haiti unity summit
Delegates at the Haiti Unity Summit in Louisiana on Jan. 13-17 included representatives from civil society coalitions in Haiti. (Twitter photo)

By Dr. Georges J. Casimir

The writer is president of the Haitian Diaspora Political Action Committee (HDPAC). 

I was compelled to reach out after reading Another bad play from that old Haitian politics playbook by Mr. Garry Pierre-Pierre. While I appreciate the coverage of both HDPAC and the summit of Louisiana, he did not properly outline the mission and purpose. 

The Louisiana Summit was not organized by HDPAC, but by a group of organizations of the Diaspora under the umbrella Haitian Diaspora Interests Group, of which HDPAC is one. The goal was to provide a framework and an opportunity for all the accords existing in Haiti to fuse into one accord that would eventually guide an eventual government in Haiti. 

Eight accords, plus a dissident faction of Montana — called the “Protocole d’Entente des Signataires de l’Accord de Montana,” under the leadership of Dr. Anrino Destinoble — sent delegates to Louisiana. On the first day of the Louisiana Summit, two delegates representing each accord agreed after consultation with their respective organizations and leadership to unite under one umbrella accord called the Unitary Accord of Louisiana. On the second day, they decided the form of government they would like to see in Haiti — a bicephalic, or power sharing, government. They agreed on the former. Finally, on the third day, they suggested names for President and Prime Minister.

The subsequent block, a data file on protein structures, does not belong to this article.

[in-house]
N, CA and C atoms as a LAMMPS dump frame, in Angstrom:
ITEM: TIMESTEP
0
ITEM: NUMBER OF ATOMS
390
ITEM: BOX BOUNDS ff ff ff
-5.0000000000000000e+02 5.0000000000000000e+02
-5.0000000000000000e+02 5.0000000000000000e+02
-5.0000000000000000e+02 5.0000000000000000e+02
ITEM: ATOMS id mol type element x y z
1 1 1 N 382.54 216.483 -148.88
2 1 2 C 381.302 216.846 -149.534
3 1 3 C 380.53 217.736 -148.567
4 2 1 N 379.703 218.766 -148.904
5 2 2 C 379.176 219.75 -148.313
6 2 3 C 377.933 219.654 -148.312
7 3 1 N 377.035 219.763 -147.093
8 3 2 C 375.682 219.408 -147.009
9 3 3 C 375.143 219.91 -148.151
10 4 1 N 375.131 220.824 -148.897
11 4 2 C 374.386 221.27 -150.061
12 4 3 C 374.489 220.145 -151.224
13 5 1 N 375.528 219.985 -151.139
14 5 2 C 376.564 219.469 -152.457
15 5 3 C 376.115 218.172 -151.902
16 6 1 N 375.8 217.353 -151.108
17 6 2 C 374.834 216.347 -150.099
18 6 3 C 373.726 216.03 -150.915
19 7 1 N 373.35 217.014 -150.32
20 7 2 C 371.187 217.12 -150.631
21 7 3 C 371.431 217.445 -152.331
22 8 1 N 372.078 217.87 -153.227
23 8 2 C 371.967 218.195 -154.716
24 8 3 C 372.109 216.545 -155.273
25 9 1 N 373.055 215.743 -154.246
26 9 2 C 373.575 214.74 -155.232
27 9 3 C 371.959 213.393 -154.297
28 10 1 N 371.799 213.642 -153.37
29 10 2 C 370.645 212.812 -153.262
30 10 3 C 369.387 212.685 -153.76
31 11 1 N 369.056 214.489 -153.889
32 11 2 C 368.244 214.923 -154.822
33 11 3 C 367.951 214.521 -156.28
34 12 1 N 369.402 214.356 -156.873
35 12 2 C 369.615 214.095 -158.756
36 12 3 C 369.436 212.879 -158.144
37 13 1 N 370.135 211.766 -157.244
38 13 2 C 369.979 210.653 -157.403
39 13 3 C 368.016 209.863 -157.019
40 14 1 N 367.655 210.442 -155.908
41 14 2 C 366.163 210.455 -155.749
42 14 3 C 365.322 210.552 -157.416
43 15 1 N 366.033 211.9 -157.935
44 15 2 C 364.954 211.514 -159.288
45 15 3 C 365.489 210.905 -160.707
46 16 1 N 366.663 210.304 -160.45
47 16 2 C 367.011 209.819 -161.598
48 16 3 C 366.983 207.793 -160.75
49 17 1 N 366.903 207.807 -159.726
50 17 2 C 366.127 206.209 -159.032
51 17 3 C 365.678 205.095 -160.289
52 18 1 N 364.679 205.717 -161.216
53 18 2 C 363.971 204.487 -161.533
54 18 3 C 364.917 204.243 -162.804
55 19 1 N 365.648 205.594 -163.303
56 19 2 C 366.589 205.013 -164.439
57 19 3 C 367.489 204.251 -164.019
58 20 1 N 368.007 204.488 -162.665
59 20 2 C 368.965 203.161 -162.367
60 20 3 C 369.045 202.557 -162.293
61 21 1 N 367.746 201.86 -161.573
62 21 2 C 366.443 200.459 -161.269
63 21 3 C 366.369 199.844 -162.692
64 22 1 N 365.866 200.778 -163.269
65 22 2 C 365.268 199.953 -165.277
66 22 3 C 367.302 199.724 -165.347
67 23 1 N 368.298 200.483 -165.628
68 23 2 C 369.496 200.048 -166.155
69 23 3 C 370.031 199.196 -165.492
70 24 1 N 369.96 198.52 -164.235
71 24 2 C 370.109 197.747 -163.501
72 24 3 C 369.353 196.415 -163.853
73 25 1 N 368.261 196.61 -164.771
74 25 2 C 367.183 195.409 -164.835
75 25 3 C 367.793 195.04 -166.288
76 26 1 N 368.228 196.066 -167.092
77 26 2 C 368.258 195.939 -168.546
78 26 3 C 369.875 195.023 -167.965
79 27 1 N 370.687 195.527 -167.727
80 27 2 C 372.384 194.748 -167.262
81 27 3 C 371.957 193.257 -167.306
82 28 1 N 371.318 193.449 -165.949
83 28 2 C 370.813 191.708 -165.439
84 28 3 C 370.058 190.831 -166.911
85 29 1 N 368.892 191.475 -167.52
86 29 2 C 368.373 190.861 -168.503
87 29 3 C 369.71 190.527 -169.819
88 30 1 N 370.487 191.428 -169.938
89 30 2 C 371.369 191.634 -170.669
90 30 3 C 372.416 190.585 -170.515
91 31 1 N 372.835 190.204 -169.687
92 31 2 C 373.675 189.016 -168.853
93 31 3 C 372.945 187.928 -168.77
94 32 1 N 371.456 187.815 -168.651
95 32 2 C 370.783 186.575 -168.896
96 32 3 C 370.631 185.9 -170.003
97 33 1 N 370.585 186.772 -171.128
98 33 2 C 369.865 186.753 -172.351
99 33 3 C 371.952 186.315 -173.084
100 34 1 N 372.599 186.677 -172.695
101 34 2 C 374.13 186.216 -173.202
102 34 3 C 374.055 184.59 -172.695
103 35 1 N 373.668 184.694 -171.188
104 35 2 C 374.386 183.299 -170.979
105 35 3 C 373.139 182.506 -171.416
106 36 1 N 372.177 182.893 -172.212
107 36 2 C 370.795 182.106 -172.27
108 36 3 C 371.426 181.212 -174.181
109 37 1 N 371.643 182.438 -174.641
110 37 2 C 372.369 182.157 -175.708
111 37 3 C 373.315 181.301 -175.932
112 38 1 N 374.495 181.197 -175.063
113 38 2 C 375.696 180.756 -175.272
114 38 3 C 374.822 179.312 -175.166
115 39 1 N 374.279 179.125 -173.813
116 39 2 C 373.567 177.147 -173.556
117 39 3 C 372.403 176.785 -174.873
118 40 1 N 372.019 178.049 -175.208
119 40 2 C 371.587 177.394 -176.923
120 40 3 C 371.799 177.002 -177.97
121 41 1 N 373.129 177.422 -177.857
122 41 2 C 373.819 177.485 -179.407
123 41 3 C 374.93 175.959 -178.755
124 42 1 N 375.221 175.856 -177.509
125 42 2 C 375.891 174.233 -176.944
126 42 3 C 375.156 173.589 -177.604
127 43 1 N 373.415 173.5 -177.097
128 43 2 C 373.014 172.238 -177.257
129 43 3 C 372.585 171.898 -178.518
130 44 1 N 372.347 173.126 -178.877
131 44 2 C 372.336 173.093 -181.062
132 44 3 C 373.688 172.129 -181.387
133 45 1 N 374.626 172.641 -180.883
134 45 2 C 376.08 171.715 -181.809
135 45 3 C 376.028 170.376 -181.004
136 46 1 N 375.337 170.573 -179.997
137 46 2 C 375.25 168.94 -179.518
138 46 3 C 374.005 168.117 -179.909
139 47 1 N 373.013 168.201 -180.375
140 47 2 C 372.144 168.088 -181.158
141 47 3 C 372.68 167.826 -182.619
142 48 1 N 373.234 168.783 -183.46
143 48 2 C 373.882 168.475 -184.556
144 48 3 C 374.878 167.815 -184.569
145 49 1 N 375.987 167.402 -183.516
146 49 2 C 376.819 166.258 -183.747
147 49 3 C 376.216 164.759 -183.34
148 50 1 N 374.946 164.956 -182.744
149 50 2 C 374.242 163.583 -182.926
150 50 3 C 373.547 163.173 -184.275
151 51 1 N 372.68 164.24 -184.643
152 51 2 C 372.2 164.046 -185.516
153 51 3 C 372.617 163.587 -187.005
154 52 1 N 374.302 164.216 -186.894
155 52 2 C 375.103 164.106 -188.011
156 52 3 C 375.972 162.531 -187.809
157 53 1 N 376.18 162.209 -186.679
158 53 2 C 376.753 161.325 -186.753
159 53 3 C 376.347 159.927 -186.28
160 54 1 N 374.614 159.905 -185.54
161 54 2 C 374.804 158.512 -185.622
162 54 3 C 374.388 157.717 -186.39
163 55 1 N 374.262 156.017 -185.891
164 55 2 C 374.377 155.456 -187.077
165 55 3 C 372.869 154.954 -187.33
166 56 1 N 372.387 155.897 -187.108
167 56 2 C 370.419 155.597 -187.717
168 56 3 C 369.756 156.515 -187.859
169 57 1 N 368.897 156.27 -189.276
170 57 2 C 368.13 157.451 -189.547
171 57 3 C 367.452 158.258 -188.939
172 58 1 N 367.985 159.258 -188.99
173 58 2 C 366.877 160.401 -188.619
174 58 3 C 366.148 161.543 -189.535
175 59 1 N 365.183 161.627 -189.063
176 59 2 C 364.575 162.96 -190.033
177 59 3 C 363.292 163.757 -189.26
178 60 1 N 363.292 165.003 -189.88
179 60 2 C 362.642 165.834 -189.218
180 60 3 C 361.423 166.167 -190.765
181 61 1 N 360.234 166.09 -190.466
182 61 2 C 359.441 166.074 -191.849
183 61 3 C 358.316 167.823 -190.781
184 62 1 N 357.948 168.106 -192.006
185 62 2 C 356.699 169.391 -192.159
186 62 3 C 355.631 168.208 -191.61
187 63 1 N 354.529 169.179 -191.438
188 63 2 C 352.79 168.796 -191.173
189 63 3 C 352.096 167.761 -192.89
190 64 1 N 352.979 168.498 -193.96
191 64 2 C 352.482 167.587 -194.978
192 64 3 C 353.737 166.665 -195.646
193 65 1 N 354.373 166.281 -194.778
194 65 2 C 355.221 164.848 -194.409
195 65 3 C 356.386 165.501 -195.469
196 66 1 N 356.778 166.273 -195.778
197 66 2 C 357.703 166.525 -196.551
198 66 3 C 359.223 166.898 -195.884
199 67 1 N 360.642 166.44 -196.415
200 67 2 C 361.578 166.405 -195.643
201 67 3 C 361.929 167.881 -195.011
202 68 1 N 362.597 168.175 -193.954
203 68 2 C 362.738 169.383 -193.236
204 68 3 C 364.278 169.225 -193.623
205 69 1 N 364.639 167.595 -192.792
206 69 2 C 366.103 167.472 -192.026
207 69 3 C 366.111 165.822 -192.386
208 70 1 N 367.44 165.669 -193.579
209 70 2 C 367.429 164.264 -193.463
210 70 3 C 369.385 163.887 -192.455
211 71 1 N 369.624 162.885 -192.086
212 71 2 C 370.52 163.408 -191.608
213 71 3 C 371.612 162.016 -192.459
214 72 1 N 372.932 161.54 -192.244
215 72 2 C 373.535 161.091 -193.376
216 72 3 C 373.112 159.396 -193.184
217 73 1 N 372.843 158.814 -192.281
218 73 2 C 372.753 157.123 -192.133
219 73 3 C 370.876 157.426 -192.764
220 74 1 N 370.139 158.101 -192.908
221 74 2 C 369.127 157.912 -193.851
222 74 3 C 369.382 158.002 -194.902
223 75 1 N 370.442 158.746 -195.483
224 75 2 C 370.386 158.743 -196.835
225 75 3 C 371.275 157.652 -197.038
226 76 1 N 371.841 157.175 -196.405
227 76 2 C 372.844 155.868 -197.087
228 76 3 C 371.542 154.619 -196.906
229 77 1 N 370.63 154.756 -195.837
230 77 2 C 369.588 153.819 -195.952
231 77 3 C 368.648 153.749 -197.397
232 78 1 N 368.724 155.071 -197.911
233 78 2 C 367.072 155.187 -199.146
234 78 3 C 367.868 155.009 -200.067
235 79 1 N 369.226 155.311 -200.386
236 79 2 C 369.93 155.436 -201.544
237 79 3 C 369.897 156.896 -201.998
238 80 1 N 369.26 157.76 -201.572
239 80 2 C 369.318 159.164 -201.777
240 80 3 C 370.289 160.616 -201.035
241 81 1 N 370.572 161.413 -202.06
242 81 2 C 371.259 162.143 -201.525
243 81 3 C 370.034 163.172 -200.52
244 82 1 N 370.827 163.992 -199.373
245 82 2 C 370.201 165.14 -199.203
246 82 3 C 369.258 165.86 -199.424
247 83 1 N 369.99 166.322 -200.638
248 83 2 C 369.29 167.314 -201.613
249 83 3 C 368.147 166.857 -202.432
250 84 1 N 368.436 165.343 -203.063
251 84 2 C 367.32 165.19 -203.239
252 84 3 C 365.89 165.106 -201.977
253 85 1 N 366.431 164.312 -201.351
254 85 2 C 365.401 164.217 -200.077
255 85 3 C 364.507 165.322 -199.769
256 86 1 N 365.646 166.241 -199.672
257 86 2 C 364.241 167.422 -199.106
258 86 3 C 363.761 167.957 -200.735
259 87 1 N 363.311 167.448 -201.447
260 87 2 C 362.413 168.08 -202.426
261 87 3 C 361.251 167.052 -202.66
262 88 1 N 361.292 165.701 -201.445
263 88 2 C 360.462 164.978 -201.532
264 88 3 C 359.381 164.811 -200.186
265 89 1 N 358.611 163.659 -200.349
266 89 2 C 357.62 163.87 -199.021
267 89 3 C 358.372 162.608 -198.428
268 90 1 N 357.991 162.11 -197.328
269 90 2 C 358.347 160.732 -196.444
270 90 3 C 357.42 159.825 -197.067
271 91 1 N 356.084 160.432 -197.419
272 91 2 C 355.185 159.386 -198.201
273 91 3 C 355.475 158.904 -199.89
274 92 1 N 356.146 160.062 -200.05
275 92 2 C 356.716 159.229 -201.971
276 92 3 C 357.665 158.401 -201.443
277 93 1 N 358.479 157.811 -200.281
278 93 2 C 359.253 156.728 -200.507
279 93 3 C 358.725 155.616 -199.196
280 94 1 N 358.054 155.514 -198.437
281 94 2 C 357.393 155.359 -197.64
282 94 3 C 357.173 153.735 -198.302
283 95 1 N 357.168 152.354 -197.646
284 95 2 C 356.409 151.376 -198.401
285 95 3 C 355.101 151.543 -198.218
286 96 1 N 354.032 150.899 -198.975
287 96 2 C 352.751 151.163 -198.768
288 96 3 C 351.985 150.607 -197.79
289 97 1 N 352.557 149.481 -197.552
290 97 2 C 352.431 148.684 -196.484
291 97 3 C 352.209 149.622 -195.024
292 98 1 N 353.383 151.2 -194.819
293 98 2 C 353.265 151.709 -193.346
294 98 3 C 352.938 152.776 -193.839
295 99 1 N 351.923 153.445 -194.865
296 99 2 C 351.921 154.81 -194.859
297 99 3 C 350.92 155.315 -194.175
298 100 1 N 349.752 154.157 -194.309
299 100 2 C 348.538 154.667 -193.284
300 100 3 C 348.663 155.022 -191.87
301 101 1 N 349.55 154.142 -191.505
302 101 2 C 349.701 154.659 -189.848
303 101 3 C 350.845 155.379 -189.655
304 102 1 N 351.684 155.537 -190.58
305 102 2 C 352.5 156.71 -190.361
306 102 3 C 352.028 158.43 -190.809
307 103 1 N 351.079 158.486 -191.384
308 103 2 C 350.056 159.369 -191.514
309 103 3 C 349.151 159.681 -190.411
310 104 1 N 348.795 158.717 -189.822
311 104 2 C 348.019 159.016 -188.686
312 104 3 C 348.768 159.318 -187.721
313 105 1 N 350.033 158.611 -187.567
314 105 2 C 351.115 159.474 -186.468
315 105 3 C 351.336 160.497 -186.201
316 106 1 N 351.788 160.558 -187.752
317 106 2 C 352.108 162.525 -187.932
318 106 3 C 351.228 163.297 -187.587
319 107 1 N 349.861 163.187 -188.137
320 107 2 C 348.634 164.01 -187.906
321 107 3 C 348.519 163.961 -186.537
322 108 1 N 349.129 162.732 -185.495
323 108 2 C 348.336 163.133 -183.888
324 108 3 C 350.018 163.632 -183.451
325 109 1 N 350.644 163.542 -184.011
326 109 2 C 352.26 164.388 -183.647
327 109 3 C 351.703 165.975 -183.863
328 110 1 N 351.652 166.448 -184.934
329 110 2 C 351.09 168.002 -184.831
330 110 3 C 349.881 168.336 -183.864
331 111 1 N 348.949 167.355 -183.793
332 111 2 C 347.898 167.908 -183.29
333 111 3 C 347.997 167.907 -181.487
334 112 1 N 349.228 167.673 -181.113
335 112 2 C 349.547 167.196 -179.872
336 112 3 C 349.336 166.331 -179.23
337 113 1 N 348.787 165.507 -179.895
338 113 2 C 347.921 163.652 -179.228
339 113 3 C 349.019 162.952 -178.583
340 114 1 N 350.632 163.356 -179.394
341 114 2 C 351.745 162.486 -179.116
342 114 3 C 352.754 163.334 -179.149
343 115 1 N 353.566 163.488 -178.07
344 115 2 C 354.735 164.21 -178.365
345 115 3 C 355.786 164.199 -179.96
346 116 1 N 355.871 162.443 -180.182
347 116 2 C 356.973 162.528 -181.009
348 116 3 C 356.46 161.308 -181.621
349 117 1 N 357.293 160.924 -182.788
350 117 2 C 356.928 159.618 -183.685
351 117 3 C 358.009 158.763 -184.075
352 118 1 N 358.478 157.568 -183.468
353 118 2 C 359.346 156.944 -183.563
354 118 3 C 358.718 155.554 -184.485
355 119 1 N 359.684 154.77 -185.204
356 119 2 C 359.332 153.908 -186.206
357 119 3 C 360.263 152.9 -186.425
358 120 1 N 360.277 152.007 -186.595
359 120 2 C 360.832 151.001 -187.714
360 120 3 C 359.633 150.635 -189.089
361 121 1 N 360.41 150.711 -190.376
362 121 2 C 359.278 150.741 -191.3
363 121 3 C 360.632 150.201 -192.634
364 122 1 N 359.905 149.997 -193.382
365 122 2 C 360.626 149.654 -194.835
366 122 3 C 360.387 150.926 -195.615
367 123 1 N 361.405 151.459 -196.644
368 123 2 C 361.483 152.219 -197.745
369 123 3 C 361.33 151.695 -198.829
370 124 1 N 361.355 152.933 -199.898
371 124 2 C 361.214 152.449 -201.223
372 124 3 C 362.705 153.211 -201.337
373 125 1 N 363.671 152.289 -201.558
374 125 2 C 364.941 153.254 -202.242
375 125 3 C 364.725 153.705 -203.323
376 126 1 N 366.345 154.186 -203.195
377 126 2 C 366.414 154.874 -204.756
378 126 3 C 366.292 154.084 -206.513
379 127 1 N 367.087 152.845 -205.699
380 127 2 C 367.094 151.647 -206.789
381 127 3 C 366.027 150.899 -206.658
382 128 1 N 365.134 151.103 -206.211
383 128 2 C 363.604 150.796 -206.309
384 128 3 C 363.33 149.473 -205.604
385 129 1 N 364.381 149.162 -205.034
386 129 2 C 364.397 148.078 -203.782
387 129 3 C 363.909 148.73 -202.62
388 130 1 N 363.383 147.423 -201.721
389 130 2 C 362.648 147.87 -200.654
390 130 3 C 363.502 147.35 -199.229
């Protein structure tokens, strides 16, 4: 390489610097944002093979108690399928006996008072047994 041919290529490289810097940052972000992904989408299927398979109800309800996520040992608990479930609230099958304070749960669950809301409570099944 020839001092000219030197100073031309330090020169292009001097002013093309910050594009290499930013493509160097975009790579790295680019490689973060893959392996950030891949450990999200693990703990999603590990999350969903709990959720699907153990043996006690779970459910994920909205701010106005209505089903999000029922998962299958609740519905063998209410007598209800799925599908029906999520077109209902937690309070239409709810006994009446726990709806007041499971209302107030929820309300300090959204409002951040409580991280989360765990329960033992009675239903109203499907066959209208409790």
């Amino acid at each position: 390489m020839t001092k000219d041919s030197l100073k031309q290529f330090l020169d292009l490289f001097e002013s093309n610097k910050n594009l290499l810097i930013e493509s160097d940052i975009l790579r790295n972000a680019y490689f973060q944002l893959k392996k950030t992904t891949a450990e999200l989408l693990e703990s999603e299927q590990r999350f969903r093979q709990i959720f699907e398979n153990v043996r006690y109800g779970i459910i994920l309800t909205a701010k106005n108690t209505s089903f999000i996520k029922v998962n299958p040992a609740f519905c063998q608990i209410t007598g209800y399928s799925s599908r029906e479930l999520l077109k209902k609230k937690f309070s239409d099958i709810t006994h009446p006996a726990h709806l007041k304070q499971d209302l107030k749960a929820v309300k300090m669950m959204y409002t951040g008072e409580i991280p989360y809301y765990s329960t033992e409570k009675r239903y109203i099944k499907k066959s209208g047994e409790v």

One has to remember that the accords in Haiti had the same goal. That is, to propose a form of government and designation of specific names for related positions. It would otherwise have been political malpractice had the Louisiana Accord decided not to do the same. 

The Louisiana Summit proposal had a very strategic vision, and its purpose was to lead change in Haiti for the long-term. We were honored to have the support of  General Russel Honoré who gave a plethora, not a patina, of legitimacy, as Mr. Pierre-Pierre suggested, to the process. 

The Avoidable fallouts section suggests the supposed resignation of Fritz Clairvil indicates upheaval within HDPAC. This couldn’t be less true, as Mr. Clairvil was never an official member of the organization. We never had an international committee, therefore he was not chair of such or any committee. He was merely an advisor lending his services pro bono and we thank him for his service. He was not in Louisiana  nor had he any part in that work, so he cannot speak to those happenings. 

As for Mr. Emmanuel Roy, he has resigned from his position as the executive director and is currently the secretary of the executive board. We are glad to have his services and feel he is an invaluable asset to our organization. I personally believe, as a behavioral science expert, in restorative justice and not retributive justice.

I’d like to close with this oft-quoted Margaret Mead comment: “Never doubt that a small group of thoughtful, committed  citizens can change the world. Indeed, it is  the only thing that ever has.” This is the intention of the Haitian Diaspora Political Action Committee to help facilitate meaningful and lasting change in Haiti. 

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